Sometimes some dishes just don’t work. Don’t worry, I am not talking about the Moro-Locrio (Rice with Pork and Black Beans). This one actually did.
I love experimenting with food — isn’t that obvious? Inspiration for new recipes come from everywhere, and sometimes things work in my head much better than they turn out in reality. That is the part of food writing that few people see. The failures, be they small or spectacular, can be very disheartening.
But even from failure we can learn.
I found the nicest looking ripe plantains the other day, and I decided to make a new ripe plantain casserole. I patiently waited for the plantains to ripen to perfection (something Dominicans know by heart). I planned each ingredient, each amount in my head. I chose the perfect mold.
Time came and I lovingly assembled the ingredients. I carefully preheated the oven, greased the pan, cut the ingredients with OCD precision. Oh what a fantastic dish this would be. Alas, what came out of the oven was rather disappointing. It was edible alright, even somewhat attractive, but the texture was wrong, the flavors clashed dramatically with each other. Brought a tear to my eye, it did. But I think I know what went wrong, and I am trying again. You should expect another pastelón (casserole) in your near future.
There’s been many failures in these 14 years, but many worked after more than one try.
There’s a similar story to this dish. All went well, it tasted glorious; after all, this is something I can nearly cook with my eyes shut!
What didn’t work were the pictures, I have to admit that this is dish that is very hard to photograph. I had to make it three times, until I was reasonably satisfied. Luckily nobody seemed to complain about me cooking this over and over again. I bet they would have if the dish tasted like socks or something.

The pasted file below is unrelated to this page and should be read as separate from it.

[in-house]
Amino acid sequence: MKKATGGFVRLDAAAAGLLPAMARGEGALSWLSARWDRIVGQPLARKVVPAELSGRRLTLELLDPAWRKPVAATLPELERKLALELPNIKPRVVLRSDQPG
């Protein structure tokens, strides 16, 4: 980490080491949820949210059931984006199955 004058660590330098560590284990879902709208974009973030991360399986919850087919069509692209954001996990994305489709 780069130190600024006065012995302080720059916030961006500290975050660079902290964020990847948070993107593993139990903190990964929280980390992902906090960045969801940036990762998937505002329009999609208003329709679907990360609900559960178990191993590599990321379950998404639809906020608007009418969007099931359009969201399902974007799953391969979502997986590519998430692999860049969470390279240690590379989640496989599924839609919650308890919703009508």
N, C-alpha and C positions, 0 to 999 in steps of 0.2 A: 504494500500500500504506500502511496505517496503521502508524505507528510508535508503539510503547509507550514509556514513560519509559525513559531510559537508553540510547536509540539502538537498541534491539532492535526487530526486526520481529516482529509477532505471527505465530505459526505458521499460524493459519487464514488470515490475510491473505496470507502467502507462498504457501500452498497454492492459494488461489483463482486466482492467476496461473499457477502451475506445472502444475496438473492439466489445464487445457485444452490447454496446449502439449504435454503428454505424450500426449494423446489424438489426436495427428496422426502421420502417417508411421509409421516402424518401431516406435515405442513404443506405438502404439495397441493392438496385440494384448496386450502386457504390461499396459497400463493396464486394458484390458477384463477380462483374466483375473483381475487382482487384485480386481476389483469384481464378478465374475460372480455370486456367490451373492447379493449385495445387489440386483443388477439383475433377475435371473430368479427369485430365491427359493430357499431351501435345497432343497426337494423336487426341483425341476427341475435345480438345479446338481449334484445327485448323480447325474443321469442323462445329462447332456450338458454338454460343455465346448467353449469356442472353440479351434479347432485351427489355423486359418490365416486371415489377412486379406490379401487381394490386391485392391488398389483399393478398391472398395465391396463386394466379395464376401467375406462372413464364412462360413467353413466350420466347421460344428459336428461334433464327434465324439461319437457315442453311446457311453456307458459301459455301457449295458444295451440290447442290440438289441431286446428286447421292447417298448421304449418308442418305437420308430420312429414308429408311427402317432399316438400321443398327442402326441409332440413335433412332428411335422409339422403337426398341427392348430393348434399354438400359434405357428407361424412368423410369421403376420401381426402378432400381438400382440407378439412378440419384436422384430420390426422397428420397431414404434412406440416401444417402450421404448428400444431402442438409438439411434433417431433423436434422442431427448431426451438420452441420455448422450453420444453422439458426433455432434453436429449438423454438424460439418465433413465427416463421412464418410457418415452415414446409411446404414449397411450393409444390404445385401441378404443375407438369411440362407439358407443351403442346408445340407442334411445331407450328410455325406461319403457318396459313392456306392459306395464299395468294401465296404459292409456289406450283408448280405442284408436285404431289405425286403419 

Thank goodness the successes are more frequent than the failures. Otherwise I would have quit doing this a long time ago.
I served this Moro-Locrio (Rice with Pork and Black Beans) for my in-laws in their last visit. They are much too polite –or too good poker players — to betray what they were thinking. It’s not everyday that Scandinavians encounter black rice with suspicious bits of animal in it. Luckily they have been eating my food for almost two decades and I have yet to kill anyone, so they dug in. And they loved it.
- 2 tablespoons of vegetable oil (canola, peanut or corn)
- 2 lb [0.75 kg] of sliced smoked ham hock , cut into small pieces
- 1/2 teaspoon crushed garlic
- 1 tablespoon of chopped cilantro
- 1/2 teaspoon of dry thyme leaves , or 3 sprigs of fresh thyme
- 1/8 cup of sliced pitted olives (optional)
- 1 pinch of oregano
- 1/4 cup of diced bell or cubanelle pepper
- 1/8 cup of capers (optional)
- 1/2 cup of tomato sauce
- 4 cups of water in which the beans boiled
- 3 cups of rice
- 3 cups of soft-boiled black beans
- 1 1/4 teaspoon of salt
Heat oil in a 3 quart [3 lt] iron pot over high heat. Add ham hock and brown.
Lower heat to medium. Add garlic, cilantro, thyme, olives, oregano, bell pepper, capers. Stir while adding the tomato sauce.
Add beans, also while stirring. Add water and bring to the boil. Season with the salt.
Add the rice and stir regularly to avoid excessive sticking. Make sure to remove the rice that sticks to the bottom.
When the water has evaporated cover with a tight-fitting lid and simmer over very low heat for 15 minutes.
Uncover and stir.
Cover again another 5 minutes. After this the rice should be firm but tender inside. If necessary, cover and leave another 5 minutes over very low heat (if at this point the rice feels a bit raw, add 1/4 cup of water before stirring and covering again).
Serve with salad and braised meat of your choice.
This version of the moro-locrio is meant to be served with stewed meat, or vegetables with abundant sauce. The ham hock lends a lot of flavor, but rather little meat.
If you want, you can use another smoked pork cut with bones (like chops).